The skills minister has told the Institute for Apprenticeships to get “faster and better” at approving apprenticeship standards.
Anne Milton’s request appeared in a document called “strategic guidance to the Institute for Apprenticeships”, published today.
FE Week revealed two weeks ago that the institute approved just four standards throughout April and 10 in March, down from 21 in February.
It appeared to pick up the pace this month by approving 19.
Acknowledging the issue, Ms Milton said she wants the institute to make accelerating standard approvals a top priority.
“I would like to see further improvements following the implementation of your faster and better programme, particularly in reducing the time it takes to approve apprenticeship standards,” she said.
Apprenticeship standards, which are developed by groups of employers, are gradually replacing the old frameworks. Each contains a list of the skills, knowledge and behaviours an apprentice will need to have learned by the end of their apprenticeship.
The institute’s chief executive Sir Gerry Berragan only launched the “faster and better” initiative in December to “streamline the approvals process”, after receiving complaints from employers and providers that the process was far too slow and bureaucratic.
A spokesperson had claimed the figures for March and April were not surprising, as the IfA expected recent reforms to slow things down temporarily ahead of an anticipated upturn.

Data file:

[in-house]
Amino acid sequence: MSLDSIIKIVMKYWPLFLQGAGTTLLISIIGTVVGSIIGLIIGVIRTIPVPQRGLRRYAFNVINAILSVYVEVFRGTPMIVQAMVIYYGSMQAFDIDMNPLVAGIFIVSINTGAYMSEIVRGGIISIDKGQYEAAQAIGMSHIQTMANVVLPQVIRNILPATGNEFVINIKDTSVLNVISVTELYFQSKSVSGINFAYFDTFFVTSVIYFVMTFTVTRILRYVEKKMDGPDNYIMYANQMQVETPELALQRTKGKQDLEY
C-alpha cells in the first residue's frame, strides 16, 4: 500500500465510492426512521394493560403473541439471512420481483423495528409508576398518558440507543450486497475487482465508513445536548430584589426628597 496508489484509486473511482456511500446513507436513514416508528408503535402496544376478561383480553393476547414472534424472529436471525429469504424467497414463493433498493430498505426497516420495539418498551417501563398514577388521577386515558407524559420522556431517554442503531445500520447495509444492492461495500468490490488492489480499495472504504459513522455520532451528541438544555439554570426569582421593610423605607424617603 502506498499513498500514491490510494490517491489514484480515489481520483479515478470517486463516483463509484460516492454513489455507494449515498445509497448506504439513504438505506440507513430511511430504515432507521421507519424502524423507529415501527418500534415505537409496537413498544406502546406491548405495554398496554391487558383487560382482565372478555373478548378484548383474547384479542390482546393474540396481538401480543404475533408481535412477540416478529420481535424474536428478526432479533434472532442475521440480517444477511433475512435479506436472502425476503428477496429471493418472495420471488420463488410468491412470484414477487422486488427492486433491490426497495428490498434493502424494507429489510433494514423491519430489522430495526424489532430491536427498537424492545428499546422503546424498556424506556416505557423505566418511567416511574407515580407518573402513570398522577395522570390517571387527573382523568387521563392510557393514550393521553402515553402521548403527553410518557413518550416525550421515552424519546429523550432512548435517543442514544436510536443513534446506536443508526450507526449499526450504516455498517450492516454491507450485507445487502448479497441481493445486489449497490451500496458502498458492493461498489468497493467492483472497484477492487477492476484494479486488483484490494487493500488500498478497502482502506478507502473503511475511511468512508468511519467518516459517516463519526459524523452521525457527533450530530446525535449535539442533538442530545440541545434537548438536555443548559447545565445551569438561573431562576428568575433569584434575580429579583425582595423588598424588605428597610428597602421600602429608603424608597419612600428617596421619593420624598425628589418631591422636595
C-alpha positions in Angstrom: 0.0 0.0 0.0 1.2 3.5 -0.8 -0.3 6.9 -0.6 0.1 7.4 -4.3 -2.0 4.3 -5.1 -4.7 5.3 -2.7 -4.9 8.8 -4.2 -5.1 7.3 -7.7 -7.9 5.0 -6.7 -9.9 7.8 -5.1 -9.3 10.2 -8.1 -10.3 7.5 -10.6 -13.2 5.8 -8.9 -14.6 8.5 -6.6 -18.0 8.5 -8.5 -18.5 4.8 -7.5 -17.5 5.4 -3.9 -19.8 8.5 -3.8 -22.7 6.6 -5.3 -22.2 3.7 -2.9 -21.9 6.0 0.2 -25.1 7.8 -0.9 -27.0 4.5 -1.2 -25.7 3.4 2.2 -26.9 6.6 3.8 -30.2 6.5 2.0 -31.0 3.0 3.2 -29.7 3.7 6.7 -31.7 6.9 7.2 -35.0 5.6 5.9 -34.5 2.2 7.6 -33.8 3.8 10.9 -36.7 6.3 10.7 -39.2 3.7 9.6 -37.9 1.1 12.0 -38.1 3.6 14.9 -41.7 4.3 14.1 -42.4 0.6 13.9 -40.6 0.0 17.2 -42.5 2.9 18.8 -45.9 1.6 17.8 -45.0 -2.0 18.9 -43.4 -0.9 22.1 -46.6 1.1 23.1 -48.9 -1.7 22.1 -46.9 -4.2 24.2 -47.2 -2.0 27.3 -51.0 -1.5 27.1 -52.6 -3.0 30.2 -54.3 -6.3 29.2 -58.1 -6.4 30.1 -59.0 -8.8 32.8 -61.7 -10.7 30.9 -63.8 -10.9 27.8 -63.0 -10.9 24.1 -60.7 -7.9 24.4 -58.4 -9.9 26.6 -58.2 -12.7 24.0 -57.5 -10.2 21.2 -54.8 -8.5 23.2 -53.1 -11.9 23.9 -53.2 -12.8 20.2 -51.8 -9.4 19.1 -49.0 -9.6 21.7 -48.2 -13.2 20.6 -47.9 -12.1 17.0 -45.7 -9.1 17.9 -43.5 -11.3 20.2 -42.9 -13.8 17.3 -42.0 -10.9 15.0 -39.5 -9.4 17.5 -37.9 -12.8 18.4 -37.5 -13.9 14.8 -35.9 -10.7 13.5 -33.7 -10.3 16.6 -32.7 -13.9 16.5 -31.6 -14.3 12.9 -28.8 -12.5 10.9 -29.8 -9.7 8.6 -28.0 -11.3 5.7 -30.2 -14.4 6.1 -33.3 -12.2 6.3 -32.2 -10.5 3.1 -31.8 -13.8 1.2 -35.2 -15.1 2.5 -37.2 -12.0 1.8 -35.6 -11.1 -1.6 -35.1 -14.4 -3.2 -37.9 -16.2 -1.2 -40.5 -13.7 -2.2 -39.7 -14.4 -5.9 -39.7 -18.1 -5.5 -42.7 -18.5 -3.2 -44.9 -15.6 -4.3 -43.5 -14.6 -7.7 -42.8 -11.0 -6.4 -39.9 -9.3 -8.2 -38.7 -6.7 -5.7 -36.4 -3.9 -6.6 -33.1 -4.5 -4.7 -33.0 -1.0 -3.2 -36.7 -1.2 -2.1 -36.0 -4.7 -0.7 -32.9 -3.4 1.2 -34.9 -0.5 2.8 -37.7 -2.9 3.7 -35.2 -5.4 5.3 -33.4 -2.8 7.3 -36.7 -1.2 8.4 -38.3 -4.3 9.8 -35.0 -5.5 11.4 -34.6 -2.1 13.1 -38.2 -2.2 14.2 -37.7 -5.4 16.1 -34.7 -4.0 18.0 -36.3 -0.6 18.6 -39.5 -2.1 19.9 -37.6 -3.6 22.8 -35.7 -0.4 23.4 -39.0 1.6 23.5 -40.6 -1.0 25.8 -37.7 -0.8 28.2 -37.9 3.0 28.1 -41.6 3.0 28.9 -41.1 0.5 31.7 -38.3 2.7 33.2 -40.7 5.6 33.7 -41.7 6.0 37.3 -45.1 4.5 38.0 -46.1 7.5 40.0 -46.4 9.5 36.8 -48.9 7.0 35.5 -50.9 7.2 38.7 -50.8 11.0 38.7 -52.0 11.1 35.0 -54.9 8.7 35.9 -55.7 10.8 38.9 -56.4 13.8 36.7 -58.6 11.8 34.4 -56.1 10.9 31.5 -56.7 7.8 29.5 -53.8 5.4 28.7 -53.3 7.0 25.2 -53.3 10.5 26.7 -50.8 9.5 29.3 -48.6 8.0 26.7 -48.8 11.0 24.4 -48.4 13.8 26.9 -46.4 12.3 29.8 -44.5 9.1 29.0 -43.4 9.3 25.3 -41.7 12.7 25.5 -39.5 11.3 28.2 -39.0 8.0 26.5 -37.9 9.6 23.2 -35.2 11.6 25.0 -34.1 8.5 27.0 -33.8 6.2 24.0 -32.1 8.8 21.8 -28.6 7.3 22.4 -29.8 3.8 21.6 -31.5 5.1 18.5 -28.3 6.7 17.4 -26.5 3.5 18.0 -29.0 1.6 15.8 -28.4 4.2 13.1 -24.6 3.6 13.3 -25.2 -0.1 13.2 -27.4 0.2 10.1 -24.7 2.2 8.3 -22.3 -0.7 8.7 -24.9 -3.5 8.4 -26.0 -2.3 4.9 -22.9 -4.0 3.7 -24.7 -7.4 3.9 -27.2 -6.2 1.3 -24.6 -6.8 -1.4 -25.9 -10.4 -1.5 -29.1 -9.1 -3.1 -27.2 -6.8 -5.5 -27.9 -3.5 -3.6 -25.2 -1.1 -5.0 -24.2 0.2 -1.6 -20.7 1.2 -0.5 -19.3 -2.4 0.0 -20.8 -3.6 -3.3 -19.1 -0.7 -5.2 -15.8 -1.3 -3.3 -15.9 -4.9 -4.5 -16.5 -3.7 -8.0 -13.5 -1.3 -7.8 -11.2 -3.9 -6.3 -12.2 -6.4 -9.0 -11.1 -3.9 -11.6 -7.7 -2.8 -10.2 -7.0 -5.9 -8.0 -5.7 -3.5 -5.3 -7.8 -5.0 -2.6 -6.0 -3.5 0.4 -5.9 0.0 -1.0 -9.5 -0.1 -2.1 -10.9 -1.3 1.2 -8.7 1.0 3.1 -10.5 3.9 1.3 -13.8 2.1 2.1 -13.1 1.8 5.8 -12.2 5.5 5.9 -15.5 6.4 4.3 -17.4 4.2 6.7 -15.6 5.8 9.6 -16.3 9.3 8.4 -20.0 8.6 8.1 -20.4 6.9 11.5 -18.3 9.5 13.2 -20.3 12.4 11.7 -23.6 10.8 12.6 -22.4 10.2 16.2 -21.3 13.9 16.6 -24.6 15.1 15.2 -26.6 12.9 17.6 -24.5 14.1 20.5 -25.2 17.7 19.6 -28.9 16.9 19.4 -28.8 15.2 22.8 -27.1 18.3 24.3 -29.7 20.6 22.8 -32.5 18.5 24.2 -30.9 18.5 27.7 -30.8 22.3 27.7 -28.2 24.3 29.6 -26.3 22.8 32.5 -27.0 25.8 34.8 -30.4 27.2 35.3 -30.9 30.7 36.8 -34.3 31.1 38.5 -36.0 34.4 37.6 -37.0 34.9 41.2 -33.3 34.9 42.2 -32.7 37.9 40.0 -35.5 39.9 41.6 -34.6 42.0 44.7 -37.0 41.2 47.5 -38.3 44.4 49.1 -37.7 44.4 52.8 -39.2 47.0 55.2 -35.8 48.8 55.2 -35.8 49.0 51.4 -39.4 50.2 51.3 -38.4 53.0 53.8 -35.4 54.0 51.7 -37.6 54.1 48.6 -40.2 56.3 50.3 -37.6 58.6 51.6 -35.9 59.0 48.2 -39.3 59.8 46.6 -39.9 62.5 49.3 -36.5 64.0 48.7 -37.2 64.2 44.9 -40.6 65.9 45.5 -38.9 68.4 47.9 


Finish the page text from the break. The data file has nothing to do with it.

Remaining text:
Ms Milton’s other priorities for the IfA include continuing to “improve the quality of apprenticeships, through upholding robust approvals criteria, assuring the quality of end-point assessments, and reviewing standards and assessment plans”.
Reviews should make use of occupational maps and “demonstrate how standards maintain their relevance to employers, are occupationally specific, and reflect the changing needs of skills, knowledge and behaviours in an occupation over time”.
She also wants the institute to provide a “positive and timely response” to employers and apprentices, “mindful of their needs, and responsive employer and apprentice experience”.
The institute is due to take over the running of T-levels later this, although an actual date has not been agreed yet.
“You will therefore need to work in partnership with the department and other agencies to agree and clearly define the roles and responsibilities of everyone involved, throughout the implementation phase and once T-levels are fully operational,” Ms Milton said.
“You will work closely with the department on the recruitment of the T-level panels for those routes to be delivered from 2022, with a view to T-level panels for 2022 outline content (and their relationship managers) ultimately operating out of the Institute.
“We have agreed that your 15 route panels, established as expert employer groups, will oversee both apprenticeships and T-levels. These panels will approve all outline content produced by T-level panels, due for delivery from 2020 onwards.”